I’ve just come across a totally brilliant practice, of which I was previously unaware, among the Akan of Ghana as studied by sociolinguist Samuel Gyasi Obeng:
Like Americans, Ghanaians keep dogs as pets, for security, for hunting, and for the economic benefits derived from breeding and selling puppies. But they also keep and name dogs to create what Obeng calls “a communicative situation in which the ‘unspeakable’ may be spoken.” In such cases, Ghanaians give dogs names that address a problem or issue that cannot be addressed directly by their owners without fear of losing face in the community. “There are probably many dogs named ‘Mind Your Own Business’ in Ghana,” Obeng says, laughing. “People frequently name their dogs to call attention to a social grievance, such as ingratitude or gossip.”
In a recent paper, Obeng cites various examples of dogs with Akan names that address troubling personal issues. Many dogs cited had one- or two-word Akan names that translate into English phrases such as: “Whatever you do, people will gossip about you”; “Enough of your harassment!”; “Money matters/Life is hard!”; and the dramatically indignant, “The community must now be satisfied since the ‘evil’ it wished for me has eventually befallen me.” Sometimes the dog itself becomes a significant tool for dealing with face-threatening situations, as with the dog named “Whatever you do, people will gossip about you.” Having given his dog this name, the owner was able to show his neighbors that he was aware of and insulted by their gossip. By Akan custom, it is also acceptable to call attention to the dog’s name in the presence of the person who is indirectly addressed through the dog. “If an Akan names his dog ‘My neighbor is ungrateful,’ and he happens to pass by that neighbor’s house, he could call the dog’s name and shower it with insults,” Obeng explains. “Of course, the neighbor knows perfectly well that he is the target of these insults, but he cannot respond, because after all, it is the dog being spoken to, not him.”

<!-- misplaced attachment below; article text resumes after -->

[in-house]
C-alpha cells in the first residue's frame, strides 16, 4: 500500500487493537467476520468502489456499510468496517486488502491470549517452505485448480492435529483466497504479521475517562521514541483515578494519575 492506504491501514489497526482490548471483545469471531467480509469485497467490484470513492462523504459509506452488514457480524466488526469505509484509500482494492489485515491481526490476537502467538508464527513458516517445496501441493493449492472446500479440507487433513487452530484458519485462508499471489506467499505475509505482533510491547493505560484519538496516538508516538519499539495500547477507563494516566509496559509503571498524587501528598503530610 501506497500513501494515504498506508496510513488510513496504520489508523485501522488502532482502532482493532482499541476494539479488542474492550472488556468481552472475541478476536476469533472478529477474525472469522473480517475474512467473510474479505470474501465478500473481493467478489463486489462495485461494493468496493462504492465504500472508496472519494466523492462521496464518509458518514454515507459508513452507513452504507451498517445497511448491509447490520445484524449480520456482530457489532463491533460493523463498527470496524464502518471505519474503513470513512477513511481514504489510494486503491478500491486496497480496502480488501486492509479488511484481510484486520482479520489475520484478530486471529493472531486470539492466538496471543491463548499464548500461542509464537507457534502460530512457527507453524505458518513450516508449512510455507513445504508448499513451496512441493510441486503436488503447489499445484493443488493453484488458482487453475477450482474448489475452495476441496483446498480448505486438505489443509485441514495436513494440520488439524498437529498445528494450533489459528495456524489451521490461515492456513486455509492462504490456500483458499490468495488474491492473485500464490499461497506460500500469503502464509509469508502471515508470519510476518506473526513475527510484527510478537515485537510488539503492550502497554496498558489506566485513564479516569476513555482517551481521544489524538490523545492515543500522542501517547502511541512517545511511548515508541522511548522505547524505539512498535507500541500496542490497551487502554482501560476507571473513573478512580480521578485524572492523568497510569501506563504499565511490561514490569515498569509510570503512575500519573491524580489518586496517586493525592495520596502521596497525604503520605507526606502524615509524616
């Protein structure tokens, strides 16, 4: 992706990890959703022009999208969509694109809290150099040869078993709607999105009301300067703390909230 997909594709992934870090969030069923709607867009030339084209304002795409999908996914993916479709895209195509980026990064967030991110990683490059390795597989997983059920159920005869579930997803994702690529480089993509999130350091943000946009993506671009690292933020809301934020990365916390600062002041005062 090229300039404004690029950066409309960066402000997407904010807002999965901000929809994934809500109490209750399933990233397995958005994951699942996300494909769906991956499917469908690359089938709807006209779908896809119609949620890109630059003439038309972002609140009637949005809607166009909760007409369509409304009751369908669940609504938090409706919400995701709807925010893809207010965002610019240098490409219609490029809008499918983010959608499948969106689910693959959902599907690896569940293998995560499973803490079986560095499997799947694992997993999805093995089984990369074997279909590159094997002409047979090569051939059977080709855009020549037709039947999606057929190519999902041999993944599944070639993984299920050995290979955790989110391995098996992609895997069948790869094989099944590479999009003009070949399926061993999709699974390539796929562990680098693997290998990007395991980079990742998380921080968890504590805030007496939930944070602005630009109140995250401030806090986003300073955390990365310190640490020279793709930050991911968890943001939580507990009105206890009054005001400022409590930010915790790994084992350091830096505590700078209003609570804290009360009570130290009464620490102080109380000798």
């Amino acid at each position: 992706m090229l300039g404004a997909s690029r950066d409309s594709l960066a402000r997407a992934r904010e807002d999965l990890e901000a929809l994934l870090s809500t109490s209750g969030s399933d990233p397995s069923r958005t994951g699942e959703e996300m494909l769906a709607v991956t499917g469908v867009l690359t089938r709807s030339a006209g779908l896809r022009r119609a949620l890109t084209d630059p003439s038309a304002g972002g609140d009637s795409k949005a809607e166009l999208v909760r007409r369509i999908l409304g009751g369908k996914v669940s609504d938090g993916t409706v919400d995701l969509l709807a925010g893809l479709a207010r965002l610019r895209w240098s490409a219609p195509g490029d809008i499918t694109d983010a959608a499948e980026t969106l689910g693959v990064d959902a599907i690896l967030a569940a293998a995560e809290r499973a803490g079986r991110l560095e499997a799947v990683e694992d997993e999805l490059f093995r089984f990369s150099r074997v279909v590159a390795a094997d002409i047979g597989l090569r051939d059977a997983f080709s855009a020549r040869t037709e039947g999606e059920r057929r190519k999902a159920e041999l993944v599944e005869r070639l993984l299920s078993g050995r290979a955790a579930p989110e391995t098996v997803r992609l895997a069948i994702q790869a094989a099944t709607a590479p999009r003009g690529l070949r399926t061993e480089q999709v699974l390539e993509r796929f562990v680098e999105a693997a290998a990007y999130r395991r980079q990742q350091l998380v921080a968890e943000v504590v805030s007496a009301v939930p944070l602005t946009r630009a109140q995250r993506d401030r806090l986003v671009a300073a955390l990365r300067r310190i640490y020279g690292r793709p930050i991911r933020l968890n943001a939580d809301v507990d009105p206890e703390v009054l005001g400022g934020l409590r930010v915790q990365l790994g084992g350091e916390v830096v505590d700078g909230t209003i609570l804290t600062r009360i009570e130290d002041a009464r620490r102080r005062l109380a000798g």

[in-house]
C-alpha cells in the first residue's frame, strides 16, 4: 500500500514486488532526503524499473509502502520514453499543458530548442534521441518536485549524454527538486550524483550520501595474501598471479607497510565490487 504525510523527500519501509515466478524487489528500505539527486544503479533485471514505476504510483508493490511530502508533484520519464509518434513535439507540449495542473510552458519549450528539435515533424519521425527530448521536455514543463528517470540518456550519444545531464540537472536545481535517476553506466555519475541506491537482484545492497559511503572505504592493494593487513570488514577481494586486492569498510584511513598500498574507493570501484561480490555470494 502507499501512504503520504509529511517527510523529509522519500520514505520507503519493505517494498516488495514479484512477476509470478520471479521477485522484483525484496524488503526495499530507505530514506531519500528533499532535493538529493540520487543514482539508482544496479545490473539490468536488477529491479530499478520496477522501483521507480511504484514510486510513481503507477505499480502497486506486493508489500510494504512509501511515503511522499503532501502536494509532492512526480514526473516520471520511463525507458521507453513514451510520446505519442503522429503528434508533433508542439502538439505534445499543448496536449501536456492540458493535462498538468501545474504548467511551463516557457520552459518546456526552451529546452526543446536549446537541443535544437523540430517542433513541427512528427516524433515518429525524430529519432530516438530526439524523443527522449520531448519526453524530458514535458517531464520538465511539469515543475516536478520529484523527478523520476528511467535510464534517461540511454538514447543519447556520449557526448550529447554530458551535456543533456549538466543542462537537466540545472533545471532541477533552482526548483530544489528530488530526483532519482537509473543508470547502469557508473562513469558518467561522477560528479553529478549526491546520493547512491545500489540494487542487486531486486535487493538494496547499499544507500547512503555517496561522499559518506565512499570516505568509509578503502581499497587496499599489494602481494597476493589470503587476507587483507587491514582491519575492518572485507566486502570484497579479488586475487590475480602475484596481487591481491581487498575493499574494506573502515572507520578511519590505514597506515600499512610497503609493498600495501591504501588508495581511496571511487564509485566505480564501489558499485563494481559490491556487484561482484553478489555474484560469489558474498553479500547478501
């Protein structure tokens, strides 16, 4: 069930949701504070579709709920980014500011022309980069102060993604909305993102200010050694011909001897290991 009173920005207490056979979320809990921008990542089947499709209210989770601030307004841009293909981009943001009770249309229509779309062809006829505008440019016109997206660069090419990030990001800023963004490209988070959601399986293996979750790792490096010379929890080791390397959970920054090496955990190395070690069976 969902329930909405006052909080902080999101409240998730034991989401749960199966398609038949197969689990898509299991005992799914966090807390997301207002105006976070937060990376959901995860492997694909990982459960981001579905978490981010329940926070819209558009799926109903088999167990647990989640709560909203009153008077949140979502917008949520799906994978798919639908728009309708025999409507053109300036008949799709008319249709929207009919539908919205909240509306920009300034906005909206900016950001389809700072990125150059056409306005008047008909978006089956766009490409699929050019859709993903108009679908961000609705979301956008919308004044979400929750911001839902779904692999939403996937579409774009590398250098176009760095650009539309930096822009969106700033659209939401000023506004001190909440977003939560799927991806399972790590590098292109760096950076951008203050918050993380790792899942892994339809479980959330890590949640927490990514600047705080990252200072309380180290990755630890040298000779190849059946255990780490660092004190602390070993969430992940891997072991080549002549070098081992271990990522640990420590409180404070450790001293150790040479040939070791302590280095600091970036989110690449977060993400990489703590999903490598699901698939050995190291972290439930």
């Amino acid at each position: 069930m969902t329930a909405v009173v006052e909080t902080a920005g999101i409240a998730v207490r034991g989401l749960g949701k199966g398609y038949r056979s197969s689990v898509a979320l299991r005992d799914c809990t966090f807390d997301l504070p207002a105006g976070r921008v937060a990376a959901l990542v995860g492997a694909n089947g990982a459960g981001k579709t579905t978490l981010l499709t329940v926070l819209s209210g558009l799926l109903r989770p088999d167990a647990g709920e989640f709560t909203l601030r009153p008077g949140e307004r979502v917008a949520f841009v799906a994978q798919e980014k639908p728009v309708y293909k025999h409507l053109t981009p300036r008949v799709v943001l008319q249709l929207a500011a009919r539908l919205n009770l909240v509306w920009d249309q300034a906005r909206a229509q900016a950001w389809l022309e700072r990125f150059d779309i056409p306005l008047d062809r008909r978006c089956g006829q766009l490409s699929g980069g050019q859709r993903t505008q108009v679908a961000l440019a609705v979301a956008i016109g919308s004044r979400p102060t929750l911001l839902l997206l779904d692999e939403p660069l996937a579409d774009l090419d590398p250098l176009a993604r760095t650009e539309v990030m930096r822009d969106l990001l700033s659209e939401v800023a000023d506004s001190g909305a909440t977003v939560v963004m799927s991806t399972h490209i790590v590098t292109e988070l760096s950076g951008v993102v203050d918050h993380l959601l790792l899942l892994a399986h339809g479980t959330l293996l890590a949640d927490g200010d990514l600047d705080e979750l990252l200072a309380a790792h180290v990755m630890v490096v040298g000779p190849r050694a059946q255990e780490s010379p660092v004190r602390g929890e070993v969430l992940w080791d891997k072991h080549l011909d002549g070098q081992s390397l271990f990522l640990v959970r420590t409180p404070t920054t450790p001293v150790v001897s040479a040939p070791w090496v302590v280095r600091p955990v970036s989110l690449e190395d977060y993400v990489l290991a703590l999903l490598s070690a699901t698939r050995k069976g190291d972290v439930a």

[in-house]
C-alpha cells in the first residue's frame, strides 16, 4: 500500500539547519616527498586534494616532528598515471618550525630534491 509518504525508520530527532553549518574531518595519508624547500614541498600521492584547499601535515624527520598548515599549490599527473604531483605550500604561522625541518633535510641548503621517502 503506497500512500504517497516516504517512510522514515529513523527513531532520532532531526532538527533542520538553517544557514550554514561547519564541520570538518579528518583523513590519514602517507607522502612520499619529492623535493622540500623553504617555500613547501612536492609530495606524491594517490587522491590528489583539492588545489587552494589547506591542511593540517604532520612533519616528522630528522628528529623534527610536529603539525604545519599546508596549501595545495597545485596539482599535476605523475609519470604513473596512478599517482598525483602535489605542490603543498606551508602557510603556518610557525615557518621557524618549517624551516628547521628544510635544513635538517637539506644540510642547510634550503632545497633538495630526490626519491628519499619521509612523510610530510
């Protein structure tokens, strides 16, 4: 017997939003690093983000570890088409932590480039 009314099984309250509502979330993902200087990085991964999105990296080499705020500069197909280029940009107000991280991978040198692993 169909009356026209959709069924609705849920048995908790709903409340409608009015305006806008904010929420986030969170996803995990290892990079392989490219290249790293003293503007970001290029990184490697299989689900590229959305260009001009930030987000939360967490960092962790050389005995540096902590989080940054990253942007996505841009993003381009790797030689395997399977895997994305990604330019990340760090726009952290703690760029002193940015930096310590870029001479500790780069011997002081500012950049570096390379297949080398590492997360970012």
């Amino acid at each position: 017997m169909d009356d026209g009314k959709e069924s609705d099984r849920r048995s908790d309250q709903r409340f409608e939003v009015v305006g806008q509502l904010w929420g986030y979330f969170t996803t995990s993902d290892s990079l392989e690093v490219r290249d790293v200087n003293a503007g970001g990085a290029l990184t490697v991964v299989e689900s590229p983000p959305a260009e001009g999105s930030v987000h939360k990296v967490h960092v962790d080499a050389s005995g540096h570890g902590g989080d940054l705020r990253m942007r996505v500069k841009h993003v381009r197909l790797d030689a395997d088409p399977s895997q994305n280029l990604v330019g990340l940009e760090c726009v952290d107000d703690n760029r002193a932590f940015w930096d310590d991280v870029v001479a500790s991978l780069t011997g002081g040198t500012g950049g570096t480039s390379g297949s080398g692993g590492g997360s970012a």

Imagine shouting “EnoughofYourHarassment” across the park at the vanishing tail of your dog.
I chanced upon this as a result of reading Teju‘s piece Names are Doors 2. I have a memory that amongst the Akan, who have the tradition of naming children after the day of the week they are born on, there is a disproportionately high percentage of the prison population named for the day of the week which is considered to be of ill-omen. Unfortunately I can’t find out whether this is indeed the case, or even which day is supposed to be unlucky (although I think it might be Wednesday).
What, I wonder, is the effect on a dog of being called “The community must now be satisfied since the ‘evil’ it wished for me has eventually befallen me” and being berated and upbraided loudly when in the presence of said community. And what, I further wonder, would I have called Maizy had this device been known to me.
The former question marks me out as a typical Brit more concerned about canine well-being than non-confrontational methods of easing community tensions. So the answer to the latter would probably be “What a gorgeous dog you are”. Which is, in fact, already among her numerous noms de parc already, but most accurate and useful would be “Beware, I Bite”.